Our supreme court juxtaposed these two tests in Bader v. Johnson, 732 N.E.2d 1212 (Ind. 2000). There, the court summarized the evolution of the law regarding negligent infliction of emotional distress in Indiana and the physical touching requirement. The court then held that the parents of an infant born with hydrocephalus and multiple congenital birth defects could maintain a claim for negligent infliction of emotional distress against a physician who performed prenatal genetic testing and failed to alert them of the abnormal results in time to terminate the pregnancy. The court explained:
In this case we find that [the mothers] continued pregnancy and the physical transformation her body underwent as a result, satisfy the direct impact requirement of our modified impact rule. Provided she can prevail on her negligence claim, we see no reason why [the mother] should not be able to claim damages for emotional distress. By contrast, [the father] did not suffer a direct impact as a result of Healthcare Providers alleged negligence. We disagree with his argument to the contrary. Rather, at most [the father] is a relative bystander, a classification of potential victims this court has recently adopted in Groves v. Taylor, 729 N.E.2d 569, 572-73 (Ind.2000). Whether [the father] can prevail on his claim for emotional distress damages depends on the evidence adduced at trial.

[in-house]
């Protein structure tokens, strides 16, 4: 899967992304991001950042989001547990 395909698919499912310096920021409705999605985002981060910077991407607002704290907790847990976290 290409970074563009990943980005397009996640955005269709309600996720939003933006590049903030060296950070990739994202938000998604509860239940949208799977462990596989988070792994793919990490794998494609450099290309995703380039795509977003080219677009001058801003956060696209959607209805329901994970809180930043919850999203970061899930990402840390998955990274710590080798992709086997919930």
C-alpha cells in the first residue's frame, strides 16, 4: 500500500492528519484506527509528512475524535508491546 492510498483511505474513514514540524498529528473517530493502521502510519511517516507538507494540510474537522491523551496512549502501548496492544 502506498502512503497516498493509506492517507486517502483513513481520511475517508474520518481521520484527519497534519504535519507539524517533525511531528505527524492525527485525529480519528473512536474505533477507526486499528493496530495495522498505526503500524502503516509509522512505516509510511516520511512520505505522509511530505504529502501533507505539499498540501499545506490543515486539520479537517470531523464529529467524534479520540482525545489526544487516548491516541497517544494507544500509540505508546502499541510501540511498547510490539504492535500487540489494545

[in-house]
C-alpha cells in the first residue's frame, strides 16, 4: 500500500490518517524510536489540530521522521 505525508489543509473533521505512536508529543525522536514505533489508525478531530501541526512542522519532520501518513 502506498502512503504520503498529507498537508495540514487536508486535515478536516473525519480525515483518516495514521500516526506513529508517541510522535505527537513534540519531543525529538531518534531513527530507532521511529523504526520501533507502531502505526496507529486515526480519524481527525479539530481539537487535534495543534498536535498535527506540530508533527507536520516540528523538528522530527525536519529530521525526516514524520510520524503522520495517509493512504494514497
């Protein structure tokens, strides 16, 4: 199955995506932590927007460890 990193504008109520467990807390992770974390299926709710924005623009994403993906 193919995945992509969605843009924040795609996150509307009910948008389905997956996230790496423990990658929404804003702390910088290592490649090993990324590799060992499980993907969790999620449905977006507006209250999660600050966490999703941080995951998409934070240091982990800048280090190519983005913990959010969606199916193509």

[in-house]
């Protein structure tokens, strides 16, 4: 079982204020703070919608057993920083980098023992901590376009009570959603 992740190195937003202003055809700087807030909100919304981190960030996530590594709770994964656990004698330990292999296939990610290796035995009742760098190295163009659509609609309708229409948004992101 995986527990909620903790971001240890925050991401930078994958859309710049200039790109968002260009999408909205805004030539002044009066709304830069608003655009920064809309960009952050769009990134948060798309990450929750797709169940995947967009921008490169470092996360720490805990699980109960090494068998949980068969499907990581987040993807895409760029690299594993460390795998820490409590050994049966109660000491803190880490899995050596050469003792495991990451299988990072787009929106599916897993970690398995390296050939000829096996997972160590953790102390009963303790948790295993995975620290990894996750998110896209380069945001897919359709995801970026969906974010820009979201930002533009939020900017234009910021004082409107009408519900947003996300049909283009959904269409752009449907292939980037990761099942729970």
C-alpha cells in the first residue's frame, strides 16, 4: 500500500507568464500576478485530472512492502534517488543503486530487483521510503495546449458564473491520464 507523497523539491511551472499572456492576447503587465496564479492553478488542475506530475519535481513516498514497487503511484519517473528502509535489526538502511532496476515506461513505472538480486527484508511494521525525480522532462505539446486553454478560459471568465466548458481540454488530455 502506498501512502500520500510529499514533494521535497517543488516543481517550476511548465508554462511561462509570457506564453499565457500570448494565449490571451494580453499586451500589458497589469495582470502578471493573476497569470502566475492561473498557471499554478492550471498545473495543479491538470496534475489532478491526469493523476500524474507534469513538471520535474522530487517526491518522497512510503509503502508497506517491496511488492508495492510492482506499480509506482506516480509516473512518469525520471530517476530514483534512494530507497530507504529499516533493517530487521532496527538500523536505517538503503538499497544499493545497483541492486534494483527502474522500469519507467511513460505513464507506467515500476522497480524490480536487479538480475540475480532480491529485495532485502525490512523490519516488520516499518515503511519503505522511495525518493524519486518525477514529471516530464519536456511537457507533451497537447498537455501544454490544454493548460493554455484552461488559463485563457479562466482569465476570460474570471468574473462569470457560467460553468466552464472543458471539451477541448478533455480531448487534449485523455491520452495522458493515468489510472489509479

Id. at 1222 (footnote omitted).